Head and Neck Cancer is cancer that arises in the head or neck region (in the nasal cavity, sinuses, lips, mouth, salivary glands, throat, or larynx [voice box]).
According to a new study, patients with head and neck cancer who have more chromosome 9 genetic material in their cancer cells survive three times longer after accepting immunotherapy than patients who have less of it.
The energy centers of cells and mitochondria have their own genetic material and RNA molecules.
Mount Sinai researchers have solved a major mystery in cancer research: How cancer cells remain dormant for years after they leave a tumor and travel to other parts of the body, before awakening to create metastatic cancer.
In three studies from the Cancer Cell Map Initiative, researchers uncovered previously unknown interactions between proteins that drive cancer and combined this new data to generate a map of protein pathways informing cancer outcomes.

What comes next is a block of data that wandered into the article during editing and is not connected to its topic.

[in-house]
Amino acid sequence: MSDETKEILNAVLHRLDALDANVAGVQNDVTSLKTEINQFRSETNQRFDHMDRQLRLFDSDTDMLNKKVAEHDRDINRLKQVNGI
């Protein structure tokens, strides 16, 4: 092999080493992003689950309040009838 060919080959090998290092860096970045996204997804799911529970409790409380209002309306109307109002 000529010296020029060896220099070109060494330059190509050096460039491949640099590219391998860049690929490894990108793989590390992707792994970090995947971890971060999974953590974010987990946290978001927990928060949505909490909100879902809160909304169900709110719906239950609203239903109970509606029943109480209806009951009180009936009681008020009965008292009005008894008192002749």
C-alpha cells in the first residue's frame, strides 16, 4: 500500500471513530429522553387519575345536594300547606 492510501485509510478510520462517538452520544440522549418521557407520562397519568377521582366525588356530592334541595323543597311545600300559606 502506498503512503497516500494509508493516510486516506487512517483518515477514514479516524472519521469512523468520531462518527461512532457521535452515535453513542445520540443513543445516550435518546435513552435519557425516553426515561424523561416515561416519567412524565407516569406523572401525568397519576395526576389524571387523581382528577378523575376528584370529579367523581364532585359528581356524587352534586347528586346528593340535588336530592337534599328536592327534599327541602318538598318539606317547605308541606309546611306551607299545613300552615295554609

In a new study, researchers have introduced DSER, a technique for identifying molecular targets for enhanced therapy in prostate cancer.
Up to half of patients with head and neck squamous cell carcinoma will experience tumor recurrence or new tumors--tumors that often spread and are difficult to treat.
Chemotherapy is a drug treatment that uses powerful chemicals to kill fast-growing cancer cells in the body. It is a systemic treatment where drugs travel throughout the body and destroy cancer cells that have spread (metastasized) to parts of the body far away from the original (primary) tumour.
Scientists were able to considerably delay the growth and proliferation of tumors in mice and improve the effectiveness of immunotherapy.
Researchers at the Francis Crick Institute, the UCL Cancer Institute, and the Cancer Research UK Lung Cancer Centre of Excellence have identified genetic changes in tumours which could be used to predict if immunotherapy drugs would be effective in individual patients.
Researchers have found new clues about why certain individuals with head and neck cancer are able to respond to immunotherapy, while others fail to do so.
According to a study, researchers have successfully designed natural killer immune cells that destroy head and neck tumor cells in mice.
A new study led by researchers at The Ohio State University Comprehensive Cancer Center - Arthur G. James Cancer Hospital and Solove Research Institute has identified a protein within certain immune cells that is required for optimal immune responses to cancer.